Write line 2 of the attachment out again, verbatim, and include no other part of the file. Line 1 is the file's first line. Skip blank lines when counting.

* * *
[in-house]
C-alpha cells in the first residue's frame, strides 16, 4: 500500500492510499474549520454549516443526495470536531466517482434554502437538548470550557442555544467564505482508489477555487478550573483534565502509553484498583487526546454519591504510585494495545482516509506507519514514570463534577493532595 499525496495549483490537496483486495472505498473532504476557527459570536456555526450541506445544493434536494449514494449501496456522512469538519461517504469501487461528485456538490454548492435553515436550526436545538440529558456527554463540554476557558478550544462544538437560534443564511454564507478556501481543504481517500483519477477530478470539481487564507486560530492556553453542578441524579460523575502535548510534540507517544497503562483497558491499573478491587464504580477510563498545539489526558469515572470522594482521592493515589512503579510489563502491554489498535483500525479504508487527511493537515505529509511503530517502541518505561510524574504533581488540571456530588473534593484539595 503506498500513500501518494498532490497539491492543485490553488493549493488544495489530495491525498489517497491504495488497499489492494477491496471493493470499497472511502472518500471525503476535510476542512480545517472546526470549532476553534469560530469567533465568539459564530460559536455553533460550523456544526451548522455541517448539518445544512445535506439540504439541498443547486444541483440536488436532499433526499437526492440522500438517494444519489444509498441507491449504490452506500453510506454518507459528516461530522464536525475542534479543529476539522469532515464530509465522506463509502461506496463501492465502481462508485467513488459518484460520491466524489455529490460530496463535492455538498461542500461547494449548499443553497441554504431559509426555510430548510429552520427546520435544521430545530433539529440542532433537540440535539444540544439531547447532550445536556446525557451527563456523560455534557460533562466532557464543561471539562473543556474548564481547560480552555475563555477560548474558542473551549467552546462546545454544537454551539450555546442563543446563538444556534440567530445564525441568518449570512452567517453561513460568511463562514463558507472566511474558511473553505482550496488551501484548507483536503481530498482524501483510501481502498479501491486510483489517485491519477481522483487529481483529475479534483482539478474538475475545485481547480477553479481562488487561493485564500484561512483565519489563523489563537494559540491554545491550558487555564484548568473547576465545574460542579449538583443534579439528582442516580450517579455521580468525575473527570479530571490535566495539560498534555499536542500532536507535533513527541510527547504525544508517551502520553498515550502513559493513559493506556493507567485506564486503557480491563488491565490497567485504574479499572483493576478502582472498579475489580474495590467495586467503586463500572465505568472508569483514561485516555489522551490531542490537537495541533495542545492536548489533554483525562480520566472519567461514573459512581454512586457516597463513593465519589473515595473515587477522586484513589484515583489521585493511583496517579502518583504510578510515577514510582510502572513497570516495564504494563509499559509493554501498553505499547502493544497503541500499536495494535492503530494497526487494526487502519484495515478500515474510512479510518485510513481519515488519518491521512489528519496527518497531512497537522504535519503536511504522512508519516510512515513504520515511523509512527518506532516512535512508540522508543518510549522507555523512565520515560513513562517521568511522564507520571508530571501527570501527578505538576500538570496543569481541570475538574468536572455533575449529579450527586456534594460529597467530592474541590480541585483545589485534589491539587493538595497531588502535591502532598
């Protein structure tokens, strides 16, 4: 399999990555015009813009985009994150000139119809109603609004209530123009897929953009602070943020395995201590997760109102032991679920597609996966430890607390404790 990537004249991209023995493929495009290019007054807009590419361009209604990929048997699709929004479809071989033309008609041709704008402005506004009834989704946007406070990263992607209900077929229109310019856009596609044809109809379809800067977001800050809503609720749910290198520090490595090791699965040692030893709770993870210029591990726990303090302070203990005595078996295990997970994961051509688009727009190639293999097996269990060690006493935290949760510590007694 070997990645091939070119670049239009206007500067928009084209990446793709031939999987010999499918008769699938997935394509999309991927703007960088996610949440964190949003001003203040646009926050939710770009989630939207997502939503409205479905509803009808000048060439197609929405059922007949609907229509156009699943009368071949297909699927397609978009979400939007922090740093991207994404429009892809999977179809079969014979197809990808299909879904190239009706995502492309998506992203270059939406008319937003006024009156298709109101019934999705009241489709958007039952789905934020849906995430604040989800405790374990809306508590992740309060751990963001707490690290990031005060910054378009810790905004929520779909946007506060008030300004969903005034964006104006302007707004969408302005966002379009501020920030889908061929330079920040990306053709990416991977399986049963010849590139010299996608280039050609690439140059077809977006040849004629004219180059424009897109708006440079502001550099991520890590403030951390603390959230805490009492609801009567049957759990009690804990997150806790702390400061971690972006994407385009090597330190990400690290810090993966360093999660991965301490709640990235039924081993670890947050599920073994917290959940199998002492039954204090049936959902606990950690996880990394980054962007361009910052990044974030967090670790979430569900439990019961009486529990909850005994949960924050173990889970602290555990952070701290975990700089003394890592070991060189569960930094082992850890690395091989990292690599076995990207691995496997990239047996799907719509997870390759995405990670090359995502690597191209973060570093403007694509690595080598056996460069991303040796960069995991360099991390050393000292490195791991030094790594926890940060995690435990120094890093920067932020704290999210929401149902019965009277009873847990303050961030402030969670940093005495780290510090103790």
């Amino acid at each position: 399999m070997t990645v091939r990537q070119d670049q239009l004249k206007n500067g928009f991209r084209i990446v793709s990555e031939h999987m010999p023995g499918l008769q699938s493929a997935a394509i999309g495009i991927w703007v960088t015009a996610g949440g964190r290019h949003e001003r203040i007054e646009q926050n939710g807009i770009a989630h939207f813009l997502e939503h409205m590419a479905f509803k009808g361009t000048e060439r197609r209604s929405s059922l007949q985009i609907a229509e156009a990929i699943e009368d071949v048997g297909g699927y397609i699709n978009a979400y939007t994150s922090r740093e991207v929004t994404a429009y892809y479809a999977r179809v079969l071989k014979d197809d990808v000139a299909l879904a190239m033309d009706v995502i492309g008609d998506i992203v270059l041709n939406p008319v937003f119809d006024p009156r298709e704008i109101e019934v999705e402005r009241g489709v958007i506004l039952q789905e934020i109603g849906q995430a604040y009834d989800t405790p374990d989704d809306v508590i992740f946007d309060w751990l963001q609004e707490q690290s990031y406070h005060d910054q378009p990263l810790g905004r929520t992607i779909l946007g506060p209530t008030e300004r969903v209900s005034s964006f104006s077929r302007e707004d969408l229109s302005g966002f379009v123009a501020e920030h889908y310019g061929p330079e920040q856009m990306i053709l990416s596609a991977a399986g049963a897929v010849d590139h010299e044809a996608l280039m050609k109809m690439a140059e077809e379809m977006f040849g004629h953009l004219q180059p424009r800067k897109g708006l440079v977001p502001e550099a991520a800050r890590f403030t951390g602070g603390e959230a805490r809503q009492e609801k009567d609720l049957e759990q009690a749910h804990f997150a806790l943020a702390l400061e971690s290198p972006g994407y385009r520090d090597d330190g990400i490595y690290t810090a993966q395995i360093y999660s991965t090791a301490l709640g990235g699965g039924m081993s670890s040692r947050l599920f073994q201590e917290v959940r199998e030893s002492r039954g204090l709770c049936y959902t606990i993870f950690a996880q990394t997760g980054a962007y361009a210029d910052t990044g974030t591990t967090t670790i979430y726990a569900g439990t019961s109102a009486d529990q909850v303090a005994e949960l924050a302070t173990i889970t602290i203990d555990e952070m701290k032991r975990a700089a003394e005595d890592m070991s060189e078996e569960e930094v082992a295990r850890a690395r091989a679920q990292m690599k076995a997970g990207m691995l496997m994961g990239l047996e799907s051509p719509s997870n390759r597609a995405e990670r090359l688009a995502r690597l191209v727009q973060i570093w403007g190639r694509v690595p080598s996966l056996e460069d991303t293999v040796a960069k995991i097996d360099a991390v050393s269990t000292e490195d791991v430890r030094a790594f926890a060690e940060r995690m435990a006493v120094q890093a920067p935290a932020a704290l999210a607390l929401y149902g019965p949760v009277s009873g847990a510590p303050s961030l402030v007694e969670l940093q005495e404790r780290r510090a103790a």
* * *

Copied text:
C-alpha cells in the first residue's frame, strides 16, 4: 500500500492510499474549520454549516443526495470536531466517482434554502437538548470550557442555544467564505482508489477555487478550573483534565502509553484498583487526546454519591504510585494495545482516509506507519514514570463534577493532595 499525496495549483490537496483486495472505498473532504476557527459570536456555526450541506445544493434536494449514494449501496456522512469538519461517504469501487461528485456538490454548492435553515436550526436545538440529558456527554463540554476557558478550544462544538437560534443564511454564507478556501481543504481517500483519477477530478470539481487564507486560530492556553453542578441524579460523575502535548510534540507517544497503562483497558491499573478491587464504580477510563498545539489526558469515572470522594482521592493515589512503579510489563502491554489498535483500525479504508487527511493537515505529509511503530517502541518505561510524574504533581488540571456530588473534593484539595 503506498500513500501518494498532490497539491492543485490553488493549493488544495489530495491525498489517497491504495488497499489492494477491496471493493470499497472511502472518500471525503476535510476542512480545517472546526470549532476553534469560530469567533465568539459564530460559536455553533460550523456544526451548522455541517448539518445544512445535506439540504439541498443547486444541483440536488436532499433526499437526492440522500438517494444519489444509498441507491449504490452506500453510506454518507459528516461530522464536525475542534479543529476539522469532515464530509465522506463509502461506496463501492465502481462508485467513488459518484460520491466524489455529490460530496463535492455538498461542500461547494449548499443553497441554504431559509426555510430548510429552520427546520435544521430545530433539529440542532433537540440535539444540544439531547447532550445536556446525557451527563456523560455534557460533562466532557464543561471539562473543556474548564481547560480552555475563555477560548474558542473551549467552546462546545454544537454551539450555546442563543446563538444556534440567530445564525441568518449570512452567517453561513460568511463562514463558507472566511474558511473553505482550496488551501484548507483536503481530498482524501483510501481502498479501491486510483489517485491519477481522483487529481483529475479534483482539478474538475475545485481547480477553479481562488487561493485564500484561512483565519489563523489563537494559540491554545491550558487555564484548568473547576465545574460542579449538583443534579439528582442516580450517579455521580468525575473527570479530571490535566495539560498534555499536542500532536507535533513527541510527547504525544508517551502520553498515550502513559493513559493506556493507567485506564486503557480491563488491565490497567485504574479499572483493576478502582472498579475489580474495590467495586467503586463500572465505568472508569483514561485516555489522551490531542490537537495541533495542545492536548489533554483525562480520566472519567461514573459512581454512586457516597463513593465519589473515595473515587477522586484513589484515583489521585493511583496517579502518583504510578510515577514510582510502572513497570516495564504494563509499559509493554501498553505499547502493544497503541500499536495494535492503530494497526487494526487502519484495515478500515474510512479510518485510513481519515488519518491521512489528519496527518497531512497537522504535519503536511504522512508519516510512515513504520515511523509512527518506532516512535512508540522508543518510549522507555523512565520515560513513562517521568511522564507520571508530571501527570501527578505538576500538570496543569481541570475538574468536572455533575449529579450527586456534594460529597467530592474541590480541585483545589485534589491539587493538595497531588502535591502532598